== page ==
Directed by Rachel Lang
November 25-December 1 at Anthology Film Archives
Why do we find ourselves adrift? Ana (Salomé Richard), the twenty-something heroine of Rachel Lang’s ebullient and substantial first feature, Baden Baden, is drifting through her time of unlearning—a heady and precarious period, often between youth and adulthood, when all the moral lessons of childhood have eroded, and no structures of commitment, purpose, or devotion have yet been built in their place. In the absence of such infrastructure, personal and political passions can toss us with the force of floods. Ana’s infrastructure, such as it is, begins with a walk-in shower.
The shower is meant for her grandmother (Claude Gensac), who lives alone and struggles with the bathtub (hence the Baden Baden joke—nobody in this Strasbourg-set film actually visits that nearby German spa). Aimlessness is not inactivity, however. Even before the home-improvement project, Ana is trying to act—Lang opens with a long close-up of Ana’s boyish profile, driving a film production’s car. Ana is a disastrous runner: she is late; she is berated; the towering actress she’s chauffeuring sweetly wishes her good luck and a more suitable job. Apparently undaunted, Ana takes off in the rented Porsche and borrowed fancy dress, changing on the way into her uniform of denim shorts, bright bra-less tank-top, and sneakers. At home, she finds her old friends and old loves marching in harmonious lockstep with time, so she enlists a housing goods store clerk, Gregoire (Lazare Gousseau), and in a series of lightly absurdist interludes, smashes up her grandmother’s bathroom with a hammer.
How to explain this drifter’s particular appeal? It’s not that Ana is an aimless-woman variant on all those soul-searching European gentlemen and the slackers Stateside; Baden Baden is set apart not by the gender of its protagonist but by the film’s intelligence. Moving quickly between scenes, powered by sex and punk (“I want to be unisex!” Ana sings along to La Femme in the quasi-stolen car) as much as the boisterousness of its cast (including Swann Arlaud as a friend-bedmate and Olivier Chantreau as a bedmate-fiend), the film may be episodic, but its story is quite concrete. Ana begins and ends a project and a job; one friend is raising a child; another is beginning to show his art abroad; a third wants to join the French Foreign Legion. Cinematographer Fiona Braillon shoots the dressed and the undressed blithely and attentively, in compositions suffused with summertime light, against which Ana is forever squinting. When more conventionally dramatic events occur, they aren’t interruptions of a frivolous milieu but the consequences of relationships that may be playful, but are never insulated from the wider world Lang economically motions toward.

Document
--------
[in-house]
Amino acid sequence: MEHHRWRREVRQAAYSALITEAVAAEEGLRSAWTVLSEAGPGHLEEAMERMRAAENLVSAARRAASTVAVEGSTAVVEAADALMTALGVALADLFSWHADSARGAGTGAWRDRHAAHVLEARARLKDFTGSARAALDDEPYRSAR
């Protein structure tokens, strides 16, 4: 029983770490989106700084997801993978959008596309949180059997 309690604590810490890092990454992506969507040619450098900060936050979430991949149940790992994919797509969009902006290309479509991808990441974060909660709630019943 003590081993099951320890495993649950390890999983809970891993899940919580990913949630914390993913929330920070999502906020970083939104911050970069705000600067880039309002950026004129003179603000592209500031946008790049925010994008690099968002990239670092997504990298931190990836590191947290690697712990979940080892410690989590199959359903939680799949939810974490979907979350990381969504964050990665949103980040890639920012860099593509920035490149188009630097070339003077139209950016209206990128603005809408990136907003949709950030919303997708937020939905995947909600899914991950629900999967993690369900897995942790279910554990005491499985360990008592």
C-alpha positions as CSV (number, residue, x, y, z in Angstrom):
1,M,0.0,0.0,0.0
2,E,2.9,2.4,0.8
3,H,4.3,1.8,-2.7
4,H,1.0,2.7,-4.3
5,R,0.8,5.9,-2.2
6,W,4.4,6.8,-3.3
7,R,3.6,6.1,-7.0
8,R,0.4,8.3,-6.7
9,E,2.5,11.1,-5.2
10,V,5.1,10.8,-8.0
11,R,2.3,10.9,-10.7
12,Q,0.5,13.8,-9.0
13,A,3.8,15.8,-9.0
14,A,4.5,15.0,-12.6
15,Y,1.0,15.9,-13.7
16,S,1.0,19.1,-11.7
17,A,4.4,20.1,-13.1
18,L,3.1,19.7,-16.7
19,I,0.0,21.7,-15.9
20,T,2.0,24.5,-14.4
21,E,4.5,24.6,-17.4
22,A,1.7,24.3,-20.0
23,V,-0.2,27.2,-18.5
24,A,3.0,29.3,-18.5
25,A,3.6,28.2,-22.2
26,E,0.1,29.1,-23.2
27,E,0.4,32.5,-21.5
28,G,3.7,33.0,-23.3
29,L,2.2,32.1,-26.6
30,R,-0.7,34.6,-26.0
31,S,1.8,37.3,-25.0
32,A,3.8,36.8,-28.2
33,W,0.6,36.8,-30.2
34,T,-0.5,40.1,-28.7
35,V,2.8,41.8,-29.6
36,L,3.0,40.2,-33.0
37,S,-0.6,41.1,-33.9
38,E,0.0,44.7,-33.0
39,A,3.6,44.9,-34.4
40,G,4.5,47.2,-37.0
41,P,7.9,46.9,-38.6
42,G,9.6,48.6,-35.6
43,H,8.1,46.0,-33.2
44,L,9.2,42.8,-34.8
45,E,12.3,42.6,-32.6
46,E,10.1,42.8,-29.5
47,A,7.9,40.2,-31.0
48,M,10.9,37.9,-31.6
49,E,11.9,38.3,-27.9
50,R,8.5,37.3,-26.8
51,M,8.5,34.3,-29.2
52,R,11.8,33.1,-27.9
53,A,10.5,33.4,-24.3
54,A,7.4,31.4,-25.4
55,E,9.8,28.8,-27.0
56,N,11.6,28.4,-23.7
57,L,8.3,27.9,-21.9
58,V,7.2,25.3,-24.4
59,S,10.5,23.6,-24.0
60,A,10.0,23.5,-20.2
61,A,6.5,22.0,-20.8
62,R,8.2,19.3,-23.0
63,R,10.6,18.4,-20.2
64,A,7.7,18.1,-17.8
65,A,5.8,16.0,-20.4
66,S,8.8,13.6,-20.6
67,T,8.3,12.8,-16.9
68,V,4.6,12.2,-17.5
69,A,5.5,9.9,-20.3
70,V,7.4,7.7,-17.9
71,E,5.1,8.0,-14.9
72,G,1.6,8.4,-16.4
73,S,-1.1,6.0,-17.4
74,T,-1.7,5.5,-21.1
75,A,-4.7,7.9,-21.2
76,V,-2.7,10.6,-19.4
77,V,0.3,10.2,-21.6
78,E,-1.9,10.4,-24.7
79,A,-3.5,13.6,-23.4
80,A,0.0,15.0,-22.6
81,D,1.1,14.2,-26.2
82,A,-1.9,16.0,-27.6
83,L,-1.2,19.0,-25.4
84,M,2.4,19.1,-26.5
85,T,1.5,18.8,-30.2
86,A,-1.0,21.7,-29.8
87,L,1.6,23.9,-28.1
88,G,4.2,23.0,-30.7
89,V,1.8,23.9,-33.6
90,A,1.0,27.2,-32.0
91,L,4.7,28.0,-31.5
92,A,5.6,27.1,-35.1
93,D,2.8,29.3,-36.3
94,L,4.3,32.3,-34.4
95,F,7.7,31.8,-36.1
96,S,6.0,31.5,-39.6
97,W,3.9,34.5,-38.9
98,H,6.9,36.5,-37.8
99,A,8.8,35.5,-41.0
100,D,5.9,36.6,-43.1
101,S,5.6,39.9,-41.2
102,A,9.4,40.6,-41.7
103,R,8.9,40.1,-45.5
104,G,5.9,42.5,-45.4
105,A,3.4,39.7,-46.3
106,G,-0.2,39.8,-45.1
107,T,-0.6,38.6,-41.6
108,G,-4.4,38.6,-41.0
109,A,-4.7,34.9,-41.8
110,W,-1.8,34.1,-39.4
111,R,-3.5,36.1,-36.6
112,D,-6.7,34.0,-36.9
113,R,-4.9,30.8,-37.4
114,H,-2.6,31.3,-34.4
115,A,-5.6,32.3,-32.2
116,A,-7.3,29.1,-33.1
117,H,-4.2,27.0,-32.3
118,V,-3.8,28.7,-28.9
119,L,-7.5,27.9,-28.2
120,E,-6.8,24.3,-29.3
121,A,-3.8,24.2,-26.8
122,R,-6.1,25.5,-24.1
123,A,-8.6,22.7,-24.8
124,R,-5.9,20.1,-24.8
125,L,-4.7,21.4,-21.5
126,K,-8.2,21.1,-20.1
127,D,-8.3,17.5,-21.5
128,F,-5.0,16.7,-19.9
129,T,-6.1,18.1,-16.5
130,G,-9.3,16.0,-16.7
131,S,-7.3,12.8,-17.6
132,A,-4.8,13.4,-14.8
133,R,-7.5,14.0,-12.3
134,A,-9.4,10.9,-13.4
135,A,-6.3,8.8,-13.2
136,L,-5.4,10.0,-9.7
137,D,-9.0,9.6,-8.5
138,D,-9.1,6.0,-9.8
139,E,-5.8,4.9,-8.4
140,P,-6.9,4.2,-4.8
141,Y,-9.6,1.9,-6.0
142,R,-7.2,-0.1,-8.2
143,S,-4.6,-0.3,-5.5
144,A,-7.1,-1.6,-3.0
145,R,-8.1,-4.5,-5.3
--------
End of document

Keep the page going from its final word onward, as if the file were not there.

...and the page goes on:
Although a neon scene in a karaoke bar feints unfortunately toward the fey, Baden Baden is largely surefooted, a pleasure to watch though by no means limited to easy pleasures. One reason for the film’s balance is Lang’s awareness of the historical and film-historical occasion. Ana’s grandmother peels potatoes in a tiled kitchen that may as well be Jeanne Dielman’s; Ana’s great love, the tremendously self-involved Boris, offers her a choice of standard and feminist pick-up lines. They stare at each other. One of them moves first. Which one? The truth beneath Boris’s lines and Ana’s playful ingenuity is still the great difficulty of feeling, since feelings remain, in our and every other time, difficult and potentially disastrous—a force that we build edifices and make films to understand. Ana’s final pilgrimage to Corbusier’s many-windowed, arc-like Notre Dame du Haut is a proclamation of faith in an original and solid art, by an artist who takes herself just seriously enough.